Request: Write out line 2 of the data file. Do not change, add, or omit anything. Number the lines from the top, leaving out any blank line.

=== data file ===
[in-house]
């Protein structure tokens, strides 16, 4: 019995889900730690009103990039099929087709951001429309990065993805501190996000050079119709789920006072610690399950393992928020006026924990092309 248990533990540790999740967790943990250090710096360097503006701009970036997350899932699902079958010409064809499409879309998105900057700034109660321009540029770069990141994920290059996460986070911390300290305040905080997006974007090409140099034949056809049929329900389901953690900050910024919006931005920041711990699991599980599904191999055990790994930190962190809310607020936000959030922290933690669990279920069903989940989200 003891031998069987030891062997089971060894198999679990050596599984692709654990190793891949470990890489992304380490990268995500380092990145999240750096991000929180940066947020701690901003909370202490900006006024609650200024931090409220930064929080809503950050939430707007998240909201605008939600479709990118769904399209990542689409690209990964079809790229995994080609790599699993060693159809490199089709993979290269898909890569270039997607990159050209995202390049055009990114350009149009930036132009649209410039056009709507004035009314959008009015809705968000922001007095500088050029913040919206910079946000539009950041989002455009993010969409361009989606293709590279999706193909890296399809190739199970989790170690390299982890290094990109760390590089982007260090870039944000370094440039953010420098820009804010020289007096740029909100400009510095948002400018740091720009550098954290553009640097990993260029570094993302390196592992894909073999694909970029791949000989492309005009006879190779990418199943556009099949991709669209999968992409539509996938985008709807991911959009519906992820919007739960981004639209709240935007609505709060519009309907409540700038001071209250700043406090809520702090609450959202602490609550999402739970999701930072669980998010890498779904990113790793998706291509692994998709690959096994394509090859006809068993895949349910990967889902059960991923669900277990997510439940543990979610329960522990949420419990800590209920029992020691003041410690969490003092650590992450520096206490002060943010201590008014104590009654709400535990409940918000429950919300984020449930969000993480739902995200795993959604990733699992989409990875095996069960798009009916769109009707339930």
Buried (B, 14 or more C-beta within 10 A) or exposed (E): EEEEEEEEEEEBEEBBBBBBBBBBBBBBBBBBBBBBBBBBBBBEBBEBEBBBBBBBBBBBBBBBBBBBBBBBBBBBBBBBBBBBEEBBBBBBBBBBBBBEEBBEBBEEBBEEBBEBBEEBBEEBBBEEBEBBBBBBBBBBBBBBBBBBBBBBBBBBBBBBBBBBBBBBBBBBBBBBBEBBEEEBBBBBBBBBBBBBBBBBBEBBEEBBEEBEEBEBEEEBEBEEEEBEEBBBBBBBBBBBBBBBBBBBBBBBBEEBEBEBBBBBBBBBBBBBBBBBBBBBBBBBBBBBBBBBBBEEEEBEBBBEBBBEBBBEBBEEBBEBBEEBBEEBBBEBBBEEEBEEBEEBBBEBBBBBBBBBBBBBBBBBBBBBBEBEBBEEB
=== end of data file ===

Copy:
């Protein structure tokens, strides 16, 4: 019995889900730690009103990039099929087709951001429309990065993805501190996000050079119709789920006072610690399950393992928020006026924990092309 248990533990540790999740967790943990250090710096360097503006701009970036997350899932699902079958010409064809499409879309998105900057700034109660321009540029770069990141994920290059996460986070911390300290305040905080997006974007090409140099034949056809049929329900389901953690900050910024919006931005920041711990699991599980599904191999055990790994930190962190809310607020936000959030922290933690669990279920069903989940989200 003891031998069987030891062997089971060894198999679990050596599984692709654990190793891949470990890489992304380490990268995500380092990145999240750096991000929180940066947020701690901003909370202490900006006024609650200024931090409220930064929080809503950050939430707007998240909201605008939600479709990118769904399209990542689409690209990964079809790229995994080609790599699993060693159809490199089709993979290269898909890569270039997607990159050209995202390049055009990114350009149009930036132009649209410039056009709507004035009314959008009015809705968000922001007095500088050029913040919206910079946000539009950041989002455009993010969409361009989606293709590279999706193909890296399809190739199970989790170690390299982890290094990109760390590089982007260090870039944000370094440039953010420098820009804010020289007096740029909100400009510095948002400018740091720009550098954290553009640097990993260029570094993302390196592992894909073999694909970029791949000989492309005009006879190779990418199943556009099949991709669209999968992409539509996938985008709807991911959009519906992820919007739960981004639209709240935007609505709060519009309907409540700038001071209250700043406090809520702090609450959202602490609550999402739970999701930072669980998010890498779904990113790793998706291509692994998709690959096994394509090859006809068993895949349910990967889902059960991923669900277990997510439940543990979610329960522990949420419990800590209920029992020691003041410690969490003092650590992450520096206490002060943010201590008014104590009654709400535990409940918000429950919300984020449930969000993480739902995200795993959604990733699992989409990875095996069960798009009916769109009707339930």